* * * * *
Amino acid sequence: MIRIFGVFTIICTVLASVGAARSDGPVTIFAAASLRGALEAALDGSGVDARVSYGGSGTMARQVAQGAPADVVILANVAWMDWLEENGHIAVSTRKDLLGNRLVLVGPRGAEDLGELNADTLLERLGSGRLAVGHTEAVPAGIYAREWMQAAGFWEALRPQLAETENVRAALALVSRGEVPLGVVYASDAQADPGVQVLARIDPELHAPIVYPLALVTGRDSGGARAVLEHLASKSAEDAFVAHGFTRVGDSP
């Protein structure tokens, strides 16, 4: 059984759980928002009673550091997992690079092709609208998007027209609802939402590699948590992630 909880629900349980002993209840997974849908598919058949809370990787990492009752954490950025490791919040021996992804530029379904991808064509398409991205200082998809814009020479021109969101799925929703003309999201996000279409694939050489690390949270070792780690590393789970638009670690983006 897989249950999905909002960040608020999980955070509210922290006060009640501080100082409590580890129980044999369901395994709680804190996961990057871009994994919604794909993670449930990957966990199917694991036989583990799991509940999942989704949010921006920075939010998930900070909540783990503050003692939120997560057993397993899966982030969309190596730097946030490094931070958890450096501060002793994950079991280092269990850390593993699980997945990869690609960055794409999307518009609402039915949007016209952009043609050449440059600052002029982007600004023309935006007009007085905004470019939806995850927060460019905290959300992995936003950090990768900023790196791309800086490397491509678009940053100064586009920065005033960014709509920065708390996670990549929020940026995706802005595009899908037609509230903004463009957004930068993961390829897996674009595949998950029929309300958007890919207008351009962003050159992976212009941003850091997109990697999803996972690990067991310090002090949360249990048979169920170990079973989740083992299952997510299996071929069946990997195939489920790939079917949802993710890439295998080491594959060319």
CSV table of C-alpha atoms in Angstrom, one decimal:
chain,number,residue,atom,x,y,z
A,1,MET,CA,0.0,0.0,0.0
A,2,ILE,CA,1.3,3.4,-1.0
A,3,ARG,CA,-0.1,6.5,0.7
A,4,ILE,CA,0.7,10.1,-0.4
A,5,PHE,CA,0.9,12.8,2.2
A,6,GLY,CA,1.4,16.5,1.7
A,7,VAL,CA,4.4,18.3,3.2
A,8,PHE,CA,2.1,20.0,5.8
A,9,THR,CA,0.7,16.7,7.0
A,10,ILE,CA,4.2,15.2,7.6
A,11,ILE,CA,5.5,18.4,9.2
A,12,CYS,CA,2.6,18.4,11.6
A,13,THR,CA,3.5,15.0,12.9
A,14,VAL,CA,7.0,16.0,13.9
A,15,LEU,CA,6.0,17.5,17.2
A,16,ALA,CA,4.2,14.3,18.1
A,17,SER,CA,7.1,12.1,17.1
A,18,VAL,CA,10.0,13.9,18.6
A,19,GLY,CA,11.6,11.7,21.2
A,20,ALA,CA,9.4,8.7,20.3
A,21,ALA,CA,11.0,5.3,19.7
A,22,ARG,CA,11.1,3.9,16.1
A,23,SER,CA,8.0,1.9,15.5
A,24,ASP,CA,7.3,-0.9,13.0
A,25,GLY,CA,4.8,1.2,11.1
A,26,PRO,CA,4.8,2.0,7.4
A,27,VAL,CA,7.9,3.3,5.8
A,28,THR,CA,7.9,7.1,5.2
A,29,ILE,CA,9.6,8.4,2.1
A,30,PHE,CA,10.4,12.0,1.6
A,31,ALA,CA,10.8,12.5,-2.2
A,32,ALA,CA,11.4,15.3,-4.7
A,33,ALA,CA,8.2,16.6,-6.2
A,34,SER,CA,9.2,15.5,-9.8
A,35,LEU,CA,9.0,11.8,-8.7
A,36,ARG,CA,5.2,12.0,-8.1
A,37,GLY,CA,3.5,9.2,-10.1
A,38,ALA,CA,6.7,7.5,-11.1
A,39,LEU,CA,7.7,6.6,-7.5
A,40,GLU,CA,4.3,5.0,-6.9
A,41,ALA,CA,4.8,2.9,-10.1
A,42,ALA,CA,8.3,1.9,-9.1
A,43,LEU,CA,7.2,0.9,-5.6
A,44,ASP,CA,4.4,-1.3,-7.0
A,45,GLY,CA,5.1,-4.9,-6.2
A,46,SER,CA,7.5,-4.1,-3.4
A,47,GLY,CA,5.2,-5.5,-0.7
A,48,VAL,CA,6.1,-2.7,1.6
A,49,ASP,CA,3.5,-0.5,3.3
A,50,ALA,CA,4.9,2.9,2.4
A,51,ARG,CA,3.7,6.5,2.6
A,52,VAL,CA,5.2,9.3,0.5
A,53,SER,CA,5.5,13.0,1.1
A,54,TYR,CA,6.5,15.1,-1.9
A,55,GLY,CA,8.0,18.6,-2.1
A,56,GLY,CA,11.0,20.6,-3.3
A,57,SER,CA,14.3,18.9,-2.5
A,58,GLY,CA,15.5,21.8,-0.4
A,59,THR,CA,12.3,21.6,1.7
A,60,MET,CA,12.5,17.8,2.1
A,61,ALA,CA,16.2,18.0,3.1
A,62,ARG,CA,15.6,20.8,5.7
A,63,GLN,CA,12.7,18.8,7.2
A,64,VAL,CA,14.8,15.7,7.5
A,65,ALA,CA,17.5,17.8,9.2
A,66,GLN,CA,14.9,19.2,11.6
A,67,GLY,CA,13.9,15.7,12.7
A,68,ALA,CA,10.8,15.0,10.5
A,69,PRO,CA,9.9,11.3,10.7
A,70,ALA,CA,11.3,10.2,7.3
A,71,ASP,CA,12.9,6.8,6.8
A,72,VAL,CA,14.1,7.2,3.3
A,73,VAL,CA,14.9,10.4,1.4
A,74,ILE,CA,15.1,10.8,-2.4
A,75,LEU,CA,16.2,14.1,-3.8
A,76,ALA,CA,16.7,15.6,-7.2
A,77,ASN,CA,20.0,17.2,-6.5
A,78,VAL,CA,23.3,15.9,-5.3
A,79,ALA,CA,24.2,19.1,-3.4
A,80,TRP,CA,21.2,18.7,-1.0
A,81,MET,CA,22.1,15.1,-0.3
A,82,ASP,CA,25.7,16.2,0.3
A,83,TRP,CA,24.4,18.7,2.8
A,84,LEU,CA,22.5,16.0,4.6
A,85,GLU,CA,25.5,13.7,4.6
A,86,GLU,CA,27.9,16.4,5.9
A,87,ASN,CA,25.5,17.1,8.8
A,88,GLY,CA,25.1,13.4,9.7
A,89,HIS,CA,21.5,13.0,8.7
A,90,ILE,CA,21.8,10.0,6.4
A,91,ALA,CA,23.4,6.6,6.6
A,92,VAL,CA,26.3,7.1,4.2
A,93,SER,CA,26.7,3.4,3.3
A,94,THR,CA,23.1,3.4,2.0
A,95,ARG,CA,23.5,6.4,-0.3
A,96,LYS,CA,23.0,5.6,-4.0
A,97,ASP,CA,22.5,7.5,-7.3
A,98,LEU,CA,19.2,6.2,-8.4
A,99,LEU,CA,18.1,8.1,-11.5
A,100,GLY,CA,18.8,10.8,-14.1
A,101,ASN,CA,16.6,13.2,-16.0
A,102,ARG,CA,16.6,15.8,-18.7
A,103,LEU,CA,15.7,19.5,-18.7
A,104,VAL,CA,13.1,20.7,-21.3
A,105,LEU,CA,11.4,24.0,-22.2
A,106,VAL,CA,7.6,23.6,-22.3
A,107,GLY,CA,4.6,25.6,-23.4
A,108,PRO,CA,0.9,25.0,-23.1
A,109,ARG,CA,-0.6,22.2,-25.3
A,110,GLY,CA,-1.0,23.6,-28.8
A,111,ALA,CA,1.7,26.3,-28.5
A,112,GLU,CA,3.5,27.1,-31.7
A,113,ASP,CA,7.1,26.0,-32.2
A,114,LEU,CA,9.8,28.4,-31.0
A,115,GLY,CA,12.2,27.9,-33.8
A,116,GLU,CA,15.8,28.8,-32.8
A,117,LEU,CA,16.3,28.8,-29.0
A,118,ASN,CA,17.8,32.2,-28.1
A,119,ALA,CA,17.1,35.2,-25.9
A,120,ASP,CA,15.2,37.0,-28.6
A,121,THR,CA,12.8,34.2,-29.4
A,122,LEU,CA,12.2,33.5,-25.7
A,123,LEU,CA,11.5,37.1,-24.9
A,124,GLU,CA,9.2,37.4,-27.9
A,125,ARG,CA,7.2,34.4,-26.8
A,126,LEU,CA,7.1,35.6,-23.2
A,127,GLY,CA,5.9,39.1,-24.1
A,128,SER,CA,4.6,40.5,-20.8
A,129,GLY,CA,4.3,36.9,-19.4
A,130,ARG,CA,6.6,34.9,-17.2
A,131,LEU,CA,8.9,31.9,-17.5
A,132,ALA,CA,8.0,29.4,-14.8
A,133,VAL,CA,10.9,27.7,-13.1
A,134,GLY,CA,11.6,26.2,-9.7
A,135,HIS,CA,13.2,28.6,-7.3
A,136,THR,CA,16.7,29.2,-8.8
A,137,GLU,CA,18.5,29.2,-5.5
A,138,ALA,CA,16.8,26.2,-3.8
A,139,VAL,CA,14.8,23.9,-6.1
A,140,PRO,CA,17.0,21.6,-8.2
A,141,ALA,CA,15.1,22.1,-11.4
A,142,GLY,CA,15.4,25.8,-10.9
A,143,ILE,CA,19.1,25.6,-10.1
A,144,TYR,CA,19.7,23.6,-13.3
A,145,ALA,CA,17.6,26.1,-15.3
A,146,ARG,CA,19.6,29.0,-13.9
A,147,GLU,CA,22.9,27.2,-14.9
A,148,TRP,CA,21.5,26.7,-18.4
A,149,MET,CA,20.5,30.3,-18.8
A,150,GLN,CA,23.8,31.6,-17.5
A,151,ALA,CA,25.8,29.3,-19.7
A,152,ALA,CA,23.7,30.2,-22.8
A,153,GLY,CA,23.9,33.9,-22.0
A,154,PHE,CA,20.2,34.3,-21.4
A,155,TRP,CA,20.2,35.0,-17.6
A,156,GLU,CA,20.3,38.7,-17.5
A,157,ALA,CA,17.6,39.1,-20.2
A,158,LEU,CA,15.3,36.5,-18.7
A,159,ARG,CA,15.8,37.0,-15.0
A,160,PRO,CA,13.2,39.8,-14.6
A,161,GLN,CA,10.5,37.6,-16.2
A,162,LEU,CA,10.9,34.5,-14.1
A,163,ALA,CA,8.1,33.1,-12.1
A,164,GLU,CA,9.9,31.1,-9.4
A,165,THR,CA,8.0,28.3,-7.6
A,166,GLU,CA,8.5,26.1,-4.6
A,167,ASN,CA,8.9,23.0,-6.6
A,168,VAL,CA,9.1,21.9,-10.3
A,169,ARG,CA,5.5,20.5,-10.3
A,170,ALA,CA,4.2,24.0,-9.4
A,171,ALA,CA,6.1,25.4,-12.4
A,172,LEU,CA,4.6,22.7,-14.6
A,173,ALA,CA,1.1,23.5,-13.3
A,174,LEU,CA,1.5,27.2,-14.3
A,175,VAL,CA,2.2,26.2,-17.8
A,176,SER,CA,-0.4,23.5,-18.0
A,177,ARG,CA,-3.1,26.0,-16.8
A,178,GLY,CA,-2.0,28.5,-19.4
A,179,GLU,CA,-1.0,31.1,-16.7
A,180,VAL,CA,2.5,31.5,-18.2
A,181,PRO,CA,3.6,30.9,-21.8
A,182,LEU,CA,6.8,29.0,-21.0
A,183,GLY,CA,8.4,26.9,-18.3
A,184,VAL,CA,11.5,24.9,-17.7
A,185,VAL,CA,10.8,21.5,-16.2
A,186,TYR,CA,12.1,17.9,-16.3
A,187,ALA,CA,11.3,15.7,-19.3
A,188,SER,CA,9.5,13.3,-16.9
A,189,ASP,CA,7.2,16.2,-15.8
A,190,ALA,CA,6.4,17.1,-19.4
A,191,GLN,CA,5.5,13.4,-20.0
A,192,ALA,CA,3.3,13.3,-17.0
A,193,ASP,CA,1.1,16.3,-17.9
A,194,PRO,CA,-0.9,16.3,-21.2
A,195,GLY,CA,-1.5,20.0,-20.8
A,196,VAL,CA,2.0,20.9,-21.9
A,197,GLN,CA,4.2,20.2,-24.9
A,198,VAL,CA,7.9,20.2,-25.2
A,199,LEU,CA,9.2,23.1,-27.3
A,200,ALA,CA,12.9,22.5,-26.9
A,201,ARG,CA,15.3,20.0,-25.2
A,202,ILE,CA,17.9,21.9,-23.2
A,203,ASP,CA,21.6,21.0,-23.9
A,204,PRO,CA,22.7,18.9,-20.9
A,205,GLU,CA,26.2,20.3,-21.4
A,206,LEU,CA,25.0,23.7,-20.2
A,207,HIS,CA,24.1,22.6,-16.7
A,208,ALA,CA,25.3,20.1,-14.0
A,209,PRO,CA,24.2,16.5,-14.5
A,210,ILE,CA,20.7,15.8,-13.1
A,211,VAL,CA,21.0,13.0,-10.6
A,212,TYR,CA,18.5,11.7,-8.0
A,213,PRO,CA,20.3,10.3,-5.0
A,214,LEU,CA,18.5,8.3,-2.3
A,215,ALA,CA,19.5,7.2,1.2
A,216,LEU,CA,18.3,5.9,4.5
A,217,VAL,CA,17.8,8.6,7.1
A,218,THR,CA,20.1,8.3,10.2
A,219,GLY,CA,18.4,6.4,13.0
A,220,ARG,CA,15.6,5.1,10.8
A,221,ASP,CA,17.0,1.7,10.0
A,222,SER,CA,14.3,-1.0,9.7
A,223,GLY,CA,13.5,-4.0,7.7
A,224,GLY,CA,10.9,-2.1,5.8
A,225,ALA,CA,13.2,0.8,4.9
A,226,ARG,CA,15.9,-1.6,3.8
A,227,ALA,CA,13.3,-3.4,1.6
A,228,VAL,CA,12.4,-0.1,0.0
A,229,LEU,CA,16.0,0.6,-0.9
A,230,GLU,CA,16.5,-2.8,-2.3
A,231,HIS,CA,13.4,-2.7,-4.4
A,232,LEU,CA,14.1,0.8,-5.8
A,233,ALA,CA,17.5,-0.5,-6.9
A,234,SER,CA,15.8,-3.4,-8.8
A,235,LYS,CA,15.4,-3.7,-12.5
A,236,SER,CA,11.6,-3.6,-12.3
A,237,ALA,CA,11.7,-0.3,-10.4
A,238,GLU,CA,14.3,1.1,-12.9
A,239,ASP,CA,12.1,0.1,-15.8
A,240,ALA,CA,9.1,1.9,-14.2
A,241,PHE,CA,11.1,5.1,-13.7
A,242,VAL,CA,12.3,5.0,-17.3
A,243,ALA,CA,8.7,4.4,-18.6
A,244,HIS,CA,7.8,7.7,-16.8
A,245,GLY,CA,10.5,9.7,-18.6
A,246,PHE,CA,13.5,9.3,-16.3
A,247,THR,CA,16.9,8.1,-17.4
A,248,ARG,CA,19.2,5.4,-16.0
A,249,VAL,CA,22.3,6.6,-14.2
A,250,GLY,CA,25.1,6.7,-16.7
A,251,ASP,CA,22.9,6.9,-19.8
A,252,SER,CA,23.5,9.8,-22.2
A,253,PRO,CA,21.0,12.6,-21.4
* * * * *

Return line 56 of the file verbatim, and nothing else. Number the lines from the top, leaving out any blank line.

A,52,VAL,CA,5.2,9.3,0.5